2. Were the Jews happy about babies being dashed against rocks? (Psalm 137:9)
This is a psalm composed after the Jewish people were carried off into captivity in Babylon. They were mourning their terrible misfortune at the hands of the Babylonians. They were certainly not happy with their captors. Then in verse 9 the psalm says: “Happy the one who takes and dashes your little ones against the rocks.” Sounds awful! It was awful! Somehow skeptics like to take this verse and turn God or His people into monsters who were cackling with glee over Babylonian babies getting killed. But read the whole psalm again. Does it say that the psalmist was happy about this? No, it doesn’t. All it records is the emotion of the people who will one day destroy Babylon. In verse 8 it says “O daughter of Babylon, who are to be destroyed, happy the one who repays you as you have served us!”
A future enemy will eventually come against Babylon. They (not God) will be happy about dashing their little ones against a rock. Persia eventually came and overwhelmed the Babylonian Empire, and their soldiers were quite happy about their massacre of the population. The Bible simply records the emotions of the people who were doing the deeds, as unpleasant as it was.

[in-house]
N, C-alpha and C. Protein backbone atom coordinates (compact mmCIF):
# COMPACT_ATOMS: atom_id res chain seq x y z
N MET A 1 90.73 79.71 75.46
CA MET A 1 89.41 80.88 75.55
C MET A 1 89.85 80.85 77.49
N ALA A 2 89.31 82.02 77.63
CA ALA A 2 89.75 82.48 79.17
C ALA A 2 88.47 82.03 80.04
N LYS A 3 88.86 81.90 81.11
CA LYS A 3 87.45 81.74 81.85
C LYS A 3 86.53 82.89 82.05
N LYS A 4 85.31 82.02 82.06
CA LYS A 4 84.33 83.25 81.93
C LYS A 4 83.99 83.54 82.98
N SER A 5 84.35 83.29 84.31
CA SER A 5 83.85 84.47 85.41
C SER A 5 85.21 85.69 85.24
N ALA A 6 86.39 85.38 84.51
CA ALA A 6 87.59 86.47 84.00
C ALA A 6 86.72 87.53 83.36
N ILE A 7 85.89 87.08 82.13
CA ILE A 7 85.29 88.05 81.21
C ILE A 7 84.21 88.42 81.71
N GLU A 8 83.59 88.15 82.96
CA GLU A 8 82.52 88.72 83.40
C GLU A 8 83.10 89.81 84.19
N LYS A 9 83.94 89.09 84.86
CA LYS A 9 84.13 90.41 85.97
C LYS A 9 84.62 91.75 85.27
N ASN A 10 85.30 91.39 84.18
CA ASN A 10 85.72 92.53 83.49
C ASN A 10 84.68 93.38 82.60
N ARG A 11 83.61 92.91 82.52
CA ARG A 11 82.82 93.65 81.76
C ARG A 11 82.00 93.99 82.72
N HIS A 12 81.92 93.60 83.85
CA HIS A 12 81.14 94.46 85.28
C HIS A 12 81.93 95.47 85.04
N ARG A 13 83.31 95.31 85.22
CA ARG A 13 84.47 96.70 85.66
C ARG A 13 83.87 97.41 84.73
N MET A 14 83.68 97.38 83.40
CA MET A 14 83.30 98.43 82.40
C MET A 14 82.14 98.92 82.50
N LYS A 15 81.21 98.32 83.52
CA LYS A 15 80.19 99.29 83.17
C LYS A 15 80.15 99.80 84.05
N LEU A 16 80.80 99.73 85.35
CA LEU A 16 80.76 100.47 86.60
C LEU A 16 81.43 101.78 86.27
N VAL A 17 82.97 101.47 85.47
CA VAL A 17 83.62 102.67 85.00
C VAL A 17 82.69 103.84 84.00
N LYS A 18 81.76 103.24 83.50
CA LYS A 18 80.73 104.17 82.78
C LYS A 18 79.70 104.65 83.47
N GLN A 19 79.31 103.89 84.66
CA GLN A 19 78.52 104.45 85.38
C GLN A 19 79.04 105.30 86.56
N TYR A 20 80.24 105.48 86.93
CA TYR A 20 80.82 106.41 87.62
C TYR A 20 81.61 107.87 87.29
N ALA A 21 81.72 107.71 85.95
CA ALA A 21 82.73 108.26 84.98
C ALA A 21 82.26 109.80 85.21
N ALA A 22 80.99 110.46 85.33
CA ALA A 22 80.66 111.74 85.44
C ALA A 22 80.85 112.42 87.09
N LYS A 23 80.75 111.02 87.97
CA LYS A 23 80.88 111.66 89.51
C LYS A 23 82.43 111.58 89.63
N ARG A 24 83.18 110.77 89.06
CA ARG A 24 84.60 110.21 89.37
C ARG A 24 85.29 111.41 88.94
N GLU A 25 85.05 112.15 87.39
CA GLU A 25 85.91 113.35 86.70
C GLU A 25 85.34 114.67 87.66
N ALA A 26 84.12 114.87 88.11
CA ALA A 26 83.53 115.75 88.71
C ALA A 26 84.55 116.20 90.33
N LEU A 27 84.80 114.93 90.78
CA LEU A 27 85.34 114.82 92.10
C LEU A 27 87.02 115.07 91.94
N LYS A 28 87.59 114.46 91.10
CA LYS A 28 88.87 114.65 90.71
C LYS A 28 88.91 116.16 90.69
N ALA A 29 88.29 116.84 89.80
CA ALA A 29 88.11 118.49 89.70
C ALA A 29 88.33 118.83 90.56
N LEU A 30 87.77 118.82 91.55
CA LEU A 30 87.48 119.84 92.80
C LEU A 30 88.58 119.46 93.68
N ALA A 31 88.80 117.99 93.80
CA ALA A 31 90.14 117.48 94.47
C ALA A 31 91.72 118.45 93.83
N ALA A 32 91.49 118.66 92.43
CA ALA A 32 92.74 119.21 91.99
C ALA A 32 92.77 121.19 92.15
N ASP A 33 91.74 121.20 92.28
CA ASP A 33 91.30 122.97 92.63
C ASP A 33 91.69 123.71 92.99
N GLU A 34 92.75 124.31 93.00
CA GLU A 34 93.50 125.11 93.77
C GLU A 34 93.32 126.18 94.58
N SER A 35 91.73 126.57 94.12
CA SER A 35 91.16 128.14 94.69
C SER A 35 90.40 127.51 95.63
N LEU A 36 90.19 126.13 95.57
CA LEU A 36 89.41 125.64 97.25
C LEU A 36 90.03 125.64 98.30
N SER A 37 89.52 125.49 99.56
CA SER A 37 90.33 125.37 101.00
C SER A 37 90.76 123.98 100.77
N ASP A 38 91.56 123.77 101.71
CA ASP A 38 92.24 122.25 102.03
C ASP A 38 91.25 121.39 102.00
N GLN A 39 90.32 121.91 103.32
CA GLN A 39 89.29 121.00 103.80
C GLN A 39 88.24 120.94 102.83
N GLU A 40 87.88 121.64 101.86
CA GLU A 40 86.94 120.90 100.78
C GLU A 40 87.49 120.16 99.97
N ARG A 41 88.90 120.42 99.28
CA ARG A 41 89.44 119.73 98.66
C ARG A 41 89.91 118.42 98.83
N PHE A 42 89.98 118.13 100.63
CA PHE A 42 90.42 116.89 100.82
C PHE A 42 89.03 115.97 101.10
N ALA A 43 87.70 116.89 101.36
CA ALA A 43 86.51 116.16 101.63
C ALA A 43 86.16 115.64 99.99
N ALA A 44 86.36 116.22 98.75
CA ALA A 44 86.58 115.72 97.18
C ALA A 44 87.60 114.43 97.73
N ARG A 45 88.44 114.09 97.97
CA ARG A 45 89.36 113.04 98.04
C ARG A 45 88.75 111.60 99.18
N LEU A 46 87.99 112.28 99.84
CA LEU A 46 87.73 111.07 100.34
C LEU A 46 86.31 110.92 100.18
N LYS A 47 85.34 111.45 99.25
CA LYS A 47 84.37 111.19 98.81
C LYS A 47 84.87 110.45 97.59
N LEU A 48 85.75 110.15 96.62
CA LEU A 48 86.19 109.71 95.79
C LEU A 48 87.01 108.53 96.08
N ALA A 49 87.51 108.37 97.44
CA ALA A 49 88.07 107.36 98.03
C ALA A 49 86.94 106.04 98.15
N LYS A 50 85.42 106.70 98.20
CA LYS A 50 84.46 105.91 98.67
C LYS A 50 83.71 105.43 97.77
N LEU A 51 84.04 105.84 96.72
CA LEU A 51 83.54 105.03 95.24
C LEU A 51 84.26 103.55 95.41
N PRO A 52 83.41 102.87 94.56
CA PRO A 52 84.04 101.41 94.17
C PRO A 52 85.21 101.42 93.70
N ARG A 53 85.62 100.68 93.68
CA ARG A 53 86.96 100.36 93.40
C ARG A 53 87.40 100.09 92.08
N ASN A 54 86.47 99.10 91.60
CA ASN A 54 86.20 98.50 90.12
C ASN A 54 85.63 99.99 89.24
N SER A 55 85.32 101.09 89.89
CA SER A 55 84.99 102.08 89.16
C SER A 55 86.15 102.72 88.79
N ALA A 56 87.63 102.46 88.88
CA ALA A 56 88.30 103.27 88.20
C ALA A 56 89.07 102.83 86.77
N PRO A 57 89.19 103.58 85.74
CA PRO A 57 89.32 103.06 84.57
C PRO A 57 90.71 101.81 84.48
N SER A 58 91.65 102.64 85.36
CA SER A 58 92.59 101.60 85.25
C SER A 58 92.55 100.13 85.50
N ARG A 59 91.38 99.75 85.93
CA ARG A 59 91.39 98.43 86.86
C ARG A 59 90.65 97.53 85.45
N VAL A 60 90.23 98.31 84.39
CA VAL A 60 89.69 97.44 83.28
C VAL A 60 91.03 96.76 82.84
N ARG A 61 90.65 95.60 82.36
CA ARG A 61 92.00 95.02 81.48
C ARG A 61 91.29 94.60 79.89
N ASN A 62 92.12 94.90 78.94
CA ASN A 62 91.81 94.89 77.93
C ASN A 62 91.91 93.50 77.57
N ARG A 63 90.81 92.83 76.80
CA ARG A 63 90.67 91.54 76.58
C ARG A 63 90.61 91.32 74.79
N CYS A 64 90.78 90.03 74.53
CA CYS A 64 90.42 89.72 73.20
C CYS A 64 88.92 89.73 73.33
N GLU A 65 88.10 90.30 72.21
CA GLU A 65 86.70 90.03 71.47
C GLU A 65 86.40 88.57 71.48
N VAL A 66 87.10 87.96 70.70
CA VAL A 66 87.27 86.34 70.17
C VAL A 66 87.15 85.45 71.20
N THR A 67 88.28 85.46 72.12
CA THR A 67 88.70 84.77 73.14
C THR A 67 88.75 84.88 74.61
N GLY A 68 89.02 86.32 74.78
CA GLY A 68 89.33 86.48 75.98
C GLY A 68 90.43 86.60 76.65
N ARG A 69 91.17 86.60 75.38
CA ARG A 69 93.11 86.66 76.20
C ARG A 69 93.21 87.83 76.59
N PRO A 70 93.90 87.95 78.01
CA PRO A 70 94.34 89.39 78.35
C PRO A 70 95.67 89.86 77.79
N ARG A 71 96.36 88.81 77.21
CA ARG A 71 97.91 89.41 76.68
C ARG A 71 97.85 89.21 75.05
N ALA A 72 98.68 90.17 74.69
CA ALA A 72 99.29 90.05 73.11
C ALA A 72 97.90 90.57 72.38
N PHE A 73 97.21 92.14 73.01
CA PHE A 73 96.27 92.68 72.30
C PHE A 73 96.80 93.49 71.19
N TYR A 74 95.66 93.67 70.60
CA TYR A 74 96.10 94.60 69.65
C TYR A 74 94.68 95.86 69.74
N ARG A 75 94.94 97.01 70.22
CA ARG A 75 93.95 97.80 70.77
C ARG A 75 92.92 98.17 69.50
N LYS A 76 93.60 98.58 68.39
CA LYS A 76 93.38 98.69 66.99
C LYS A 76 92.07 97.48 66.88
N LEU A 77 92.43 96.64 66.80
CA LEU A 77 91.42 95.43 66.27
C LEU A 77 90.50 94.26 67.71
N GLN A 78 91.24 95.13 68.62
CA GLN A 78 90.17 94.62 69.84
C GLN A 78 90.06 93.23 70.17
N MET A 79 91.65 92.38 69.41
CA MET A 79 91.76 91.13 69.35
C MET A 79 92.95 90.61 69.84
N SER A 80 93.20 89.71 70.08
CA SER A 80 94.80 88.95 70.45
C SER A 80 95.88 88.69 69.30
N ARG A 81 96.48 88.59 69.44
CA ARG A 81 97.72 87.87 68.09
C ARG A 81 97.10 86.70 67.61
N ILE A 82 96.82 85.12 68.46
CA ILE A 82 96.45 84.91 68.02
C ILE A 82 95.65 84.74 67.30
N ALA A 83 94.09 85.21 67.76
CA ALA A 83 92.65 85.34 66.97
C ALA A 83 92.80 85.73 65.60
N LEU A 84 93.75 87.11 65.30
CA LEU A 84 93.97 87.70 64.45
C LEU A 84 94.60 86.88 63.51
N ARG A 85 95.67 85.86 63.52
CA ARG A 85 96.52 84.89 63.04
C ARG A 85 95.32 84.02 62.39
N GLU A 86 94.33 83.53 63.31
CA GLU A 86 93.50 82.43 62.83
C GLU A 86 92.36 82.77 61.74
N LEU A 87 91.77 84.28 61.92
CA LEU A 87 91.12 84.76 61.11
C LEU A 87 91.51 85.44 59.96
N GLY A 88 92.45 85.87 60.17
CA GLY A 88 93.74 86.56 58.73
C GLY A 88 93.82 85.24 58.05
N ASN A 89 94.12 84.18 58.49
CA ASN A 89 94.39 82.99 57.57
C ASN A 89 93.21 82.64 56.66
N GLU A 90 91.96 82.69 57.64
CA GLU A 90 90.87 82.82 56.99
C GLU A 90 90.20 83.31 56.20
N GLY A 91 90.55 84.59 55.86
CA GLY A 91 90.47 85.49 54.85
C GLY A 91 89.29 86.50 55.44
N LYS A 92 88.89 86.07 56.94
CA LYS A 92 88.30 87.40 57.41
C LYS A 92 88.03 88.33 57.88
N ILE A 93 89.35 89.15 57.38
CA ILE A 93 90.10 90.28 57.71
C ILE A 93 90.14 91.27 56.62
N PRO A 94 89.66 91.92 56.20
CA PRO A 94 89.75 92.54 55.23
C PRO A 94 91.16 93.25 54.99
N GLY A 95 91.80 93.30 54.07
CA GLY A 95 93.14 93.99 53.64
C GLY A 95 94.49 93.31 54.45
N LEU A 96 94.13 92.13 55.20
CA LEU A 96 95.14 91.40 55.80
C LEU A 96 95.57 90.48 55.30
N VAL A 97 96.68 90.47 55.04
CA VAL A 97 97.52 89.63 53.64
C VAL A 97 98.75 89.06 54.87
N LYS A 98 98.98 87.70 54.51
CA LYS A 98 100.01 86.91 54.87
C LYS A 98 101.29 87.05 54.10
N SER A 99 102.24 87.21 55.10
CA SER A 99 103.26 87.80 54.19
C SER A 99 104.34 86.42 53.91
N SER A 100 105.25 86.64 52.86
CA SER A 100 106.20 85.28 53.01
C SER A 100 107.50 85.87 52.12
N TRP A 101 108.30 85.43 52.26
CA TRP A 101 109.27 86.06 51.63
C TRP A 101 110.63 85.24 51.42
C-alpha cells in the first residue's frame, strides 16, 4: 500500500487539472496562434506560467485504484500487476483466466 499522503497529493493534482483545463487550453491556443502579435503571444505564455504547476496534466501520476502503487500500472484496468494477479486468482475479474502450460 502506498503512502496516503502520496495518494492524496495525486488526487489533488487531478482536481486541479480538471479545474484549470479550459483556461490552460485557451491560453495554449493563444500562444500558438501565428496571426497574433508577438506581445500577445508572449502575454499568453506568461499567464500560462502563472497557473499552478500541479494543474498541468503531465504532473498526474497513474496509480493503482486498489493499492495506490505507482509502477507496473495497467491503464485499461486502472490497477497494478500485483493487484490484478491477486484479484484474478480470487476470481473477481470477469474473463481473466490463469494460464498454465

3. A widow must marry her brother-in-law? (Deuteronomy 25:10)
This is a passage that teaches “levirate marriage” (which was quite common in the ancient world). “Levirate” comes from the Latin word levir, meaning “brother-in-law.” The law states that if a man has a wife, but he dies without an heir, she must marry his brother so that they can have a child to inherit the man’s possessions. Sounds terrible to our modern ears, doesn’t it?
But in the ancient agrarian world, it was practical and merciful. If a widow did not have any children from her first husband, then the land could be sold off, and she would be left destitute. By marrying her brother-in-law, she would be keeping the property (which she may have brought into the family) within the family. She and her family could lose the property if she married someone from the outside. The brother-in-law could refuse to marry her, but according to verses 7-10 she could go through a ceremony to publicly shame him into marrying her.